When I moved to the cities, I was living with my sister and my brother-in-law John really pushed me to try standup. I had done some sketch stuff, but he knew how much I liked comedy and standup. He pushed me about the Funniest Person in the Twin Cities contest that Acme runs, and kind of forced me into the contest. I went down and I did a set. It didn't go great, but I was hooked from there.
Were your parents supportive early on or has it taken a while for them to get on board?
I did get a degree, so I had a back-up plan. I was very rational about it. Like, I always said that if by  I didn't see this being a legitimate career possibility, then I would hang it up and use my education. But from pretty much day one my entire family has been super supportive -- which is crazy for a comic.
Do you still find yourself questioning your career?
Things have started to go really, really well the last couple of years. I can definitely see a possibility of it going where I want it to go, but I think everyone questions it. Standup is wonderfully rewarding, but it's also a difficult career. Nobody wants to sit in Toledo, OH, on a Saturday night when all their friends are back home having fun together.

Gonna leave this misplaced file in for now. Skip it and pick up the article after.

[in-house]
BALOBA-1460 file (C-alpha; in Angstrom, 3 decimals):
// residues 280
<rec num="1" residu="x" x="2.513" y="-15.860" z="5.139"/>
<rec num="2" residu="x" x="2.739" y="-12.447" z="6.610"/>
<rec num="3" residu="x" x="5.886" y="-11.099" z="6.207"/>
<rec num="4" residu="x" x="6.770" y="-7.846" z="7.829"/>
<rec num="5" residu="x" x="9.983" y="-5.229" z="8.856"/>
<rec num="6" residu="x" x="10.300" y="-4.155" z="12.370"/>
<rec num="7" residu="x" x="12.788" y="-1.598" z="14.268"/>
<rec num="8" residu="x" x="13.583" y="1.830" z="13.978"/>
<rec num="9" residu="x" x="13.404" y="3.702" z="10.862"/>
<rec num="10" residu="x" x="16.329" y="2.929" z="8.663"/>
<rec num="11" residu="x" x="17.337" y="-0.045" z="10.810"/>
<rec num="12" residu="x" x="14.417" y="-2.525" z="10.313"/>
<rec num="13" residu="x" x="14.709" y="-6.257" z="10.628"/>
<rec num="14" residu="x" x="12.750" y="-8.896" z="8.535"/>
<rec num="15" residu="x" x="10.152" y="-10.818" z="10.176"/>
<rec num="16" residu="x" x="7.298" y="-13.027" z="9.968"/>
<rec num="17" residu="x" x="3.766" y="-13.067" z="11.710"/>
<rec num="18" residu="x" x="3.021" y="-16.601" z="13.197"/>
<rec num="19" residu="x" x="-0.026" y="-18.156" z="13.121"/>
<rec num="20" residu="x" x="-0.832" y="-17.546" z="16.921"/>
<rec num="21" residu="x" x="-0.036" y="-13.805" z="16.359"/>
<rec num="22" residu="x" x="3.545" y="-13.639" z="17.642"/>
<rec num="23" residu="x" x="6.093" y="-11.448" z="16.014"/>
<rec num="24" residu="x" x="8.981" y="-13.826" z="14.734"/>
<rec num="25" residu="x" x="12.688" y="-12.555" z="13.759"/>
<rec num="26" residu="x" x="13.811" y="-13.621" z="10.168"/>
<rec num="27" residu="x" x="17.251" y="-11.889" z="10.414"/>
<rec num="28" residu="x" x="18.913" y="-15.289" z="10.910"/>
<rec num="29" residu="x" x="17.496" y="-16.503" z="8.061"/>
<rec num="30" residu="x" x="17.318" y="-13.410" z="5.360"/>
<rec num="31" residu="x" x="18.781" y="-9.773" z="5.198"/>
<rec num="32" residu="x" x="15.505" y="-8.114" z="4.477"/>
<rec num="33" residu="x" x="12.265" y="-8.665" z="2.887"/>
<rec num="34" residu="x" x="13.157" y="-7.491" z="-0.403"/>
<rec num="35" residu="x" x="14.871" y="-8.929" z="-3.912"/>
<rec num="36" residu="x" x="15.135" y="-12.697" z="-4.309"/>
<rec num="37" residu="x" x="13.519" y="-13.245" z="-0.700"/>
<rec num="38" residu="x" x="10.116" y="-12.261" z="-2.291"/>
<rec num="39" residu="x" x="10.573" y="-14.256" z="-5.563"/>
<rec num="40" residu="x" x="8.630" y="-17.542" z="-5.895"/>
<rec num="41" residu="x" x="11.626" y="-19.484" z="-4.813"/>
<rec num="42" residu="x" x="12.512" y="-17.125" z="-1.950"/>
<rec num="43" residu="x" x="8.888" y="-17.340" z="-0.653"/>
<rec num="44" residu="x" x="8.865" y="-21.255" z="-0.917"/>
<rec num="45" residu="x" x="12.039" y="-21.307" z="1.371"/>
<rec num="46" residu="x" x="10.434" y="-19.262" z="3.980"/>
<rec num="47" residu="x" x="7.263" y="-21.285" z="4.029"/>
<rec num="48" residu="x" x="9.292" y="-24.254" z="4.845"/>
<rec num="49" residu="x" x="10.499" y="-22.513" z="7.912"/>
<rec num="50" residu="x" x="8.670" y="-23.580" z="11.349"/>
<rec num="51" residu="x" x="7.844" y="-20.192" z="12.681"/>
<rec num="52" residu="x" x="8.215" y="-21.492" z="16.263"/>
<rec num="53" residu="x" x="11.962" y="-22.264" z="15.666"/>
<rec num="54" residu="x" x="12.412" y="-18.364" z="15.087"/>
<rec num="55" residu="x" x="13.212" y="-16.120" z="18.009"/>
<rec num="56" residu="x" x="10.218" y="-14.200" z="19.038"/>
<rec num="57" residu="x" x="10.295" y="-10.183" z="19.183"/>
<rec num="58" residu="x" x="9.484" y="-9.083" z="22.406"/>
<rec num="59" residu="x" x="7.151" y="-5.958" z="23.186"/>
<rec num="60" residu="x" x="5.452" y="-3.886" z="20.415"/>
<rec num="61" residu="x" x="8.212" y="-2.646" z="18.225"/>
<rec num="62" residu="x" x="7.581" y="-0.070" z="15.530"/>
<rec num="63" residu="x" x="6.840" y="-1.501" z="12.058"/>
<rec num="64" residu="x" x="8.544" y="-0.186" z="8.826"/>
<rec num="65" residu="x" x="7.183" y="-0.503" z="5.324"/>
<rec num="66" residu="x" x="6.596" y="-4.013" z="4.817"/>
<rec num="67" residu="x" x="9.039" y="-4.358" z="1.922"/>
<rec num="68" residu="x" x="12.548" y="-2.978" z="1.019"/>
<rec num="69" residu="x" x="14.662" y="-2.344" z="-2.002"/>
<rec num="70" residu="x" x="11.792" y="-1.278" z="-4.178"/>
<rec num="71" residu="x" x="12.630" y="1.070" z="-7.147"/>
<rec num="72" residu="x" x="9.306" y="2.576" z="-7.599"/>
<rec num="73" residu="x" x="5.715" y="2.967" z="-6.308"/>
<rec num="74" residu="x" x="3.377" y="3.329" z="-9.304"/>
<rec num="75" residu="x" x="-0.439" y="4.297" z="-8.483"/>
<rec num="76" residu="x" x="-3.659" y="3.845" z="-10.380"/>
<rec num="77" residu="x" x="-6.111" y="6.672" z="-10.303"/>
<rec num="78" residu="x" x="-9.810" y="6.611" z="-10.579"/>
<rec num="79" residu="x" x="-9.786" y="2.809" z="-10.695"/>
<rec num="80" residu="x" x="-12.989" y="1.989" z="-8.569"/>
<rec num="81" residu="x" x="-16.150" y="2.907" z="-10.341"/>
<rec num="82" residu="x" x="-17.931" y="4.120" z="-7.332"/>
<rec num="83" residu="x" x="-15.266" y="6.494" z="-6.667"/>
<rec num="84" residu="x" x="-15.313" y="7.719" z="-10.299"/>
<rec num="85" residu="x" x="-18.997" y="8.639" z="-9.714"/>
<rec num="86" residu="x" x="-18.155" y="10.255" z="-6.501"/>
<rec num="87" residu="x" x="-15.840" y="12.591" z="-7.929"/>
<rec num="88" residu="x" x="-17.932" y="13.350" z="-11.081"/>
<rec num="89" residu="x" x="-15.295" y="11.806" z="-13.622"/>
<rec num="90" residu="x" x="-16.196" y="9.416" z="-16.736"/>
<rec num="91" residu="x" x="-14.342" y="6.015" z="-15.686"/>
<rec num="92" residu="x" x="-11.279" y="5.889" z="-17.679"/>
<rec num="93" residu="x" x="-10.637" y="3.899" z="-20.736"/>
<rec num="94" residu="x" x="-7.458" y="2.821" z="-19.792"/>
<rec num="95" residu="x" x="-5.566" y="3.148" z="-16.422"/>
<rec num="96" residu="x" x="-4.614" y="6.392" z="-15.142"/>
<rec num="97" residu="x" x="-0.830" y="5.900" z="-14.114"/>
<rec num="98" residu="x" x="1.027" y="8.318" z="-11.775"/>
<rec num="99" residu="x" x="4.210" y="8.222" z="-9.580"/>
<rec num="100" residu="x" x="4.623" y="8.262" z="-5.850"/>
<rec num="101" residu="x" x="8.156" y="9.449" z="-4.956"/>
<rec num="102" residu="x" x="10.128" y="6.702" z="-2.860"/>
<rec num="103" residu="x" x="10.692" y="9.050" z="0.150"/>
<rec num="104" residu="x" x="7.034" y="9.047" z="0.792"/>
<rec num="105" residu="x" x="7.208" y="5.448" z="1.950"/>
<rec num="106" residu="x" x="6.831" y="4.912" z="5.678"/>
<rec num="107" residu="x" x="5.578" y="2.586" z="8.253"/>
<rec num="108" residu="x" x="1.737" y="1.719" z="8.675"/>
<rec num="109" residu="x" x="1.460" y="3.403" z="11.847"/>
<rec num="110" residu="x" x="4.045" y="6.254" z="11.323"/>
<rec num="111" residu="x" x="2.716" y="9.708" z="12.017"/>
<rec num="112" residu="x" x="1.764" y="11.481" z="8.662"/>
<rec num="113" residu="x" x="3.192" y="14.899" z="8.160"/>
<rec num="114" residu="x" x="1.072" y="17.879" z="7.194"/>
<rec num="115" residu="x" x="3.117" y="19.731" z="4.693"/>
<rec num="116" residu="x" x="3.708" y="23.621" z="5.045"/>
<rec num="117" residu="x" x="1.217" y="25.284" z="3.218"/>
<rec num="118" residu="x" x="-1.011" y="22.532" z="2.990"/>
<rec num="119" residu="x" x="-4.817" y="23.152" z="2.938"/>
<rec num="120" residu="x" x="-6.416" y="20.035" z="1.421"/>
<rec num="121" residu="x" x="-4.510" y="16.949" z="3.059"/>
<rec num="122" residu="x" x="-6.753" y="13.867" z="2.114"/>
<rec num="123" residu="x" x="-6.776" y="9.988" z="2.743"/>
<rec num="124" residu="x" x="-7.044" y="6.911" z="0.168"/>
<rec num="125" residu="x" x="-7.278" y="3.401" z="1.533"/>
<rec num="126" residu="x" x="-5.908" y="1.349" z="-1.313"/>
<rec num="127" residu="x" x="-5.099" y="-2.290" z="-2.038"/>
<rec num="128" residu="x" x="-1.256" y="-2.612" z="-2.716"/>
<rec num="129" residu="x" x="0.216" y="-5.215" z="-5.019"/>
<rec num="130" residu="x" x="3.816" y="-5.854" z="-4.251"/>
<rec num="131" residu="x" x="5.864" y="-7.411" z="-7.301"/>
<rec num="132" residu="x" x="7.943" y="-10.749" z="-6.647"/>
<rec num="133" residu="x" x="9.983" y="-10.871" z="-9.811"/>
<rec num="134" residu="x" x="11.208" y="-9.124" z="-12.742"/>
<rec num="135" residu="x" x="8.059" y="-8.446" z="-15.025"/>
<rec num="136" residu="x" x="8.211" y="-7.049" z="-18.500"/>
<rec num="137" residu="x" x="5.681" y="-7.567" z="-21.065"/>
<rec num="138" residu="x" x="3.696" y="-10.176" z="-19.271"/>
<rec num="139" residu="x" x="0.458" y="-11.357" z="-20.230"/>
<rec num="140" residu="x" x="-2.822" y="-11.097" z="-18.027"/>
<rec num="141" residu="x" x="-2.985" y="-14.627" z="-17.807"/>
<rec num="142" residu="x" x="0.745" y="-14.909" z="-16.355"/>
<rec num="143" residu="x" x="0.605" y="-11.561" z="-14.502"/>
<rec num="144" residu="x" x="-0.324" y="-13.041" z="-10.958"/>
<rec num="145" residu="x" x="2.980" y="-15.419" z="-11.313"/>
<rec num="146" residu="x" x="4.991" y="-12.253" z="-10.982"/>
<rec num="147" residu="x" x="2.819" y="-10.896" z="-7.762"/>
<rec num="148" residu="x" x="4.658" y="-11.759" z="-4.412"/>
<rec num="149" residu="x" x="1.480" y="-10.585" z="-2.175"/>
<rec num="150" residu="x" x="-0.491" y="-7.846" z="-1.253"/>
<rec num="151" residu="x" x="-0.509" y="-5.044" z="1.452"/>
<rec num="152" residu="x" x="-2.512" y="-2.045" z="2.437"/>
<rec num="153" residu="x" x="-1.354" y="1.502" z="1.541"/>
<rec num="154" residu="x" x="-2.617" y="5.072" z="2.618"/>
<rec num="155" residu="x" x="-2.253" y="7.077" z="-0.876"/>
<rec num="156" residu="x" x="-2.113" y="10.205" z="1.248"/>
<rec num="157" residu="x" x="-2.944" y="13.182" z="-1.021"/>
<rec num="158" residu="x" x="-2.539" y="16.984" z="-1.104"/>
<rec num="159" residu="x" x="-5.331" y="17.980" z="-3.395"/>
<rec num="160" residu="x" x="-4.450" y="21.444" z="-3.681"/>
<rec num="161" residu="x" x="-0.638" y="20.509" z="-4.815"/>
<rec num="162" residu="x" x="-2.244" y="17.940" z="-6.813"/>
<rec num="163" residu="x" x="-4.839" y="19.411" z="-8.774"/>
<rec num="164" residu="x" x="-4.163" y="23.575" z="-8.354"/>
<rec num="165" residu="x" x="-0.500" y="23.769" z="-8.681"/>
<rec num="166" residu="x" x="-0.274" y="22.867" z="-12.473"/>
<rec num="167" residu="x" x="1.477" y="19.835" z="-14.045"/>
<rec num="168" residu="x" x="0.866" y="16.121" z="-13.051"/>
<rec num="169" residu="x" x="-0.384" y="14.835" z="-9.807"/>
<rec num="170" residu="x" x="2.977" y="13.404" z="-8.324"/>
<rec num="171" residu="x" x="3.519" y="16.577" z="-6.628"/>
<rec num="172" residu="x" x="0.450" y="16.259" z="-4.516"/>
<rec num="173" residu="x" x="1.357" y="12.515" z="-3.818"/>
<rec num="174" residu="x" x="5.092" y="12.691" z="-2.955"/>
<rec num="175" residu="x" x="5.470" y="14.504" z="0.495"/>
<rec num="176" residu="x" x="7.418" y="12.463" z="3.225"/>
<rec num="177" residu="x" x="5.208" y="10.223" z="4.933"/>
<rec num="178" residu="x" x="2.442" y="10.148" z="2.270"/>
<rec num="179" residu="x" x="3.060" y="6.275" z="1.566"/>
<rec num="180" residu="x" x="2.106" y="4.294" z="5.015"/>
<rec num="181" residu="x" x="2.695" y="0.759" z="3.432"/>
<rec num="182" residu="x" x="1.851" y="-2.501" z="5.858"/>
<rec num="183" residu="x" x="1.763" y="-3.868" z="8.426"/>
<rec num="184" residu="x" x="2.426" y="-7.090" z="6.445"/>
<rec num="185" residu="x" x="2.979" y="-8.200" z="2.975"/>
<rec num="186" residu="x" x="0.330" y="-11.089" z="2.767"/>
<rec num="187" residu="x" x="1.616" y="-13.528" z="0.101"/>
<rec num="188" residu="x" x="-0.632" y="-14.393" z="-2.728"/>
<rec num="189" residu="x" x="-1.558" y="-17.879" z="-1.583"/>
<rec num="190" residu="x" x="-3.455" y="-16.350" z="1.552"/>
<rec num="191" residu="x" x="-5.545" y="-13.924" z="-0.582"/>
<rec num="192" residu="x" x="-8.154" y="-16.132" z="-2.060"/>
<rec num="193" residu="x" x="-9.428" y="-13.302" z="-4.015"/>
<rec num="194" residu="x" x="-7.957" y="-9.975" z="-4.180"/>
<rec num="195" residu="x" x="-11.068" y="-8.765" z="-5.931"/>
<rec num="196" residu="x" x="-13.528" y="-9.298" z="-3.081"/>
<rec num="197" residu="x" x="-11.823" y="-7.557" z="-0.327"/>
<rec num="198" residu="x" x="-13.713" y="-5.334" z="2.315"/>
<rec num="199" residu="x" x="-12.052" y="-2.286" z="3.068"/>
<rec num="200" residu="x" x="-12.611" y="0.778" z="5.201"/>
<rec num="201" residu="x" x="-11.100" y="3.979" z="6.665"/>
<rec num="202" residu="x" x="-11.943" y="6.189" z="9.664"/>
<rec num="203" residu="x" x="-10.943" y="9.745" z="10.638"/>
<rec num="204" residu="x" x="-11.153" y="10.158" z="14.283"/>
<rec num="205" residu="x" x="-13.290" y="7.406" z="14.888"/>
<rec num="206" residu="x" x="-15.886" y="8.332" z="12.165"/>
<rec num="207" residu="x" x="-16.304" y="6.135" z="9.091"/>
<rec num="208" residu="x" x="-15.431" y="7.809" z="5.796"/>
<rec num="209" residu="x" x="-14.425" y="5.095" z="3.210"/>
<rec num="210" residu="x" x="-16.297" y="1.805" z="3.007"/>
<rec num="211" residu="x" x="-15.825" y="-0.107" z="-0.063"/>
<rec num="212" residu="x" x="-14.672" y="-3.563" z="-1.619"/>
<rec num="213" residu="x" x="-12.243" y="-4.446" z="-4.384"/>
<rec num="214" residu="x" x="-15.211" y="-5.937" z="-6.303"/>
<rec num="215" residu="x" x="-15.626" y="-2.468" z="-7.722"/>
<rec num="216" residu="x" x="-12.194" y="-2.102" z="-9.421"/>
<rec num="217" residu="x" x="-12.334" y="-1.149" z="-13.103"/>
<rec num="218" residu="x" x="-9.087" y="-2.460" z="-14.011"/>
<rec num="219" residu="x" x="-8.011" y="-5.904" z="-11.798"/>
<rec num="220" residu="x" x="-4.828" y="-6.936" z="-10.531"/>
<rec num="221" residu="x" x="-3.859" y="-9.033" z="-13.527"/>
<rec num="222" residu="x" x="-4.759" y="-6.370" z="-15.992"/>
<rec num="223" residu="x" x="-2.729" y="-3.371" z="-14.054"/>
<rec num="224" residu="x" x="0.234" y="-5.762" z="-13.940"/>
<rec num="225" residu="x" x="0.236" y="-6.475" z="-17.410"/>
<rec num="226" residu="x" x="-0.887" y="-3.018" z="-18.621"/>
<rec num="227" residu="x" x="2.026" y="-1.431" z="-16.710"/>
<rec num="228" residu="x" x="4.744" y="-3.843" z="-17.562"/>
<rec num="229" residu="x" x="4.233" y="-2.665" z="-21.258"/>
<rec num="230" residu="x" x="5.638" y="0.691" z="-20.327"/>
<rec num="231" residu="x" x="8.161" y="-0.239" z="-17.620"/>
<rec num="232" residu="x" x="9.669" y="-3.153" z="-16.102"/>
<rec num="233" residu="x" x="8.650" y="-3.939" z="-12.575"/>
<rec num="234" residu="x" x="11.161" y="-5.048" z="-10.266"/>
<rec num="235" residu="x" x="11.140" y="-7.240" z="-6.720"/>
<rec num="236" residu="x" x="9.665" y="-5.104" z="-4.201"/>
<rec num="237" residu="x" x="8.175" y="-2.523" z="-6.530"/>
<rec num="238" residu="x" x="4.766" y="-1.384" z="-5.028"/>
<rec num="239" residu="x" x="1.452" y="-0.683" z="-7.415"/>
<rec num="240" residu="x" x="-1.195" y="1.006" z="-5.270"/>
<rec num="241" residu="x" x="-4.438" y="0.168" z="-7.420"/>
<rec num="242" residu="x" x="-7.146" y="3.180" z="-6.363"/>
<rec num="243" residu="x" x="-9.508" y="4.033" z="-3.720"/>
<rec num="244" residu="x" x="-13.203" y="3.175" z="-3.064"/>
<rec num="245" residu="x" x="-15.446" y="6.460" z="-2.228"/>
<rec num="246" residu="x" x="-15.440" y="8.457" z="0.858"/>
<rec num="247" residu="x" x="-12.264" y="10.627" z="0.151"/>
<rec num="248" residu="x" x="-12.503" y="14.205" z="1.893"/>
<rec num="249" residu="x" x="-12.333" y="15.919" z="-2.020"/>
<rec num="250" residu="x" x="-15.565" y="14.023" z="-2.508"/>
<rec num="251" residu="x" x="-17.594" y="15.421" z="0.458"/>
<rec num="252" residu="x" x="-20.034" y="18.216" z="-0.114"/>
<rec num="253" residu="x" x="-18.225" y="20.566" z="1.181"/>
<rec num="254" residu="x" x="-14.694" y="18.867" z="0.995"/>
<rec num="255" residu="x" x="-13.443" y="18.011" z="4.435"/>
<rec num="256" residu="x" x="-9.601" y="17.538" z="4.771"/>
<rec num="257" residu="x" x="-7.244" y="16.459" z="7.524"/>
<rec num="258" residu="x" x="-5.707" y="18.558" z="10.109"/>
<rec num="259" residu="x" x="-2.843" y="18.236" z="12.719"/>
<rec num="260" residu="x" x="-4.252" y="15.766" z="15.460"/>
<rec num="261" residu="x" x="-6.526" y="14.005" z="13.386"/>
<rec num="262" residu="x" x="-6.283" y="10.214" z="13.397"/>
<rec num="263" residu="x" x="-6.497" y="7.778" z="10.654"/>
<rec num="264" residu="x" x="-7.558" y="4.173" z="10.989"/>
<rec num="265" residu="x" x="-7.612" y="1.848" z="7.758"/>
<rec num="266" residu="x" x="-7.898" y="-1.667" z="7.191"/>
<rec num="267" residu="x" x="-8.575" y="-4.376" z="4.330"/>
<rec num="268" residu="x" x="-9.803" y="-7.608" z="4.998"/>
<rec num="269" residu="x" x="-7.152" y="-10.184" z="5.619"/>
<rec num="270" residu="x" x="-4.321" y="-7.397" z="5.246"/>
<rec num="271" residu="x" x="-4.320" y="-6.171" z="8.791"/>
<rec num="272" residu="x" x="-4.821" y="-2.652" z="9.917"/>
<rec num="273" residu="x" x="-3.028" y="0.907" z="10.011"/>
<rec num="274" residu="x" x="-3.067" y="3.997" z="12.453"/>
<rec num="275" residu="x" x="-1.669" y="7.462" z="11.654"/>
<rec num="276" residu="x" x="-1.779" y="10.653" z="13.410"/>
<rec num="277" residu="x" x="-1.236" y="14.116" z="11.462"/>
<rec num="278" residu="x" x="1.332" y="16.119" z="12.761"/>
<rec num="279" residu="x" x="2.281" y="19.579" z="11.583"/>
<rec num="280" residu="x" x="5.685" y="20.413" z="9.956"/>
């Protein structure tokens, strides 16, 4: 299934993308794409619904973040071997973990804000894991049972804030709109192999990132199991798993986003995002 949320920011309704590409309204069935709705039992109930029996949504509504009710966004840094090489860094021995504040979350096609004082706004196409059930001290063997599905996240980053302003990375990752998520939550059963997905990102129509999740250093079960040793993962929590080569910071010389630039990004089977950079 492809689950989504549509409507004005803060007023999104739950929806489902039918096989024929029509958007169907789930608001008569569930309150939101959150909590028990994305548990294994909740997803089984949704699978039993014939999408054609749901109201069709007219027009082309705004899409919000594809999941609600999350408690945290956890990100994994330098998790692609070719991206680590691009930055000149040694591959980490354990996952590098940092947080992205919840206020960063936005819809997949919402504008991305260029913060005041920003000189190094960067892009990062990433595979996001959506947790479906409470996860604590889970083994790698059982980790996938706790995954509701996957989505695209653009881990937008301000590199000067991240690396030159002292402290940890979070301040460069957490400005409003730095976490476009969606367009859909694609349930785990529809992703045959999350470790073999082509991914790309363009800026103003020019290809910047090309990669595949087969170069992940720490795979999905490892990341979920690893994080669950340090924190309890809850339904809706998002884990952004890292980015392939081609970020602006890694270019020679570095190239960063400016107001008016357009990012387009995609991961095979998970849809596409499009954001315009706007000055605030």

Your career took off pretty quickly. Did you ever feel intimidated at any point? Did you ever feel like things were moving too fast?
No. That might sound cocky and dick-ish but in the comedy community I was raised in at Acme I've learned to be more than ready. I was always working my ass off in case the cards started to fall in order.
A guy I learned a lot from is a local comic named Mike Brody. Mike told me very early on to take everything you get -- don't be cocky or anything like that -- but expect your success. That doesn't mean you have to be an asshole about it, but if you expect your success, then you're driven to work hard for it and you won't be intimidated when it comes. I come from a sports background, so I love this shit. I love the pressure and all that.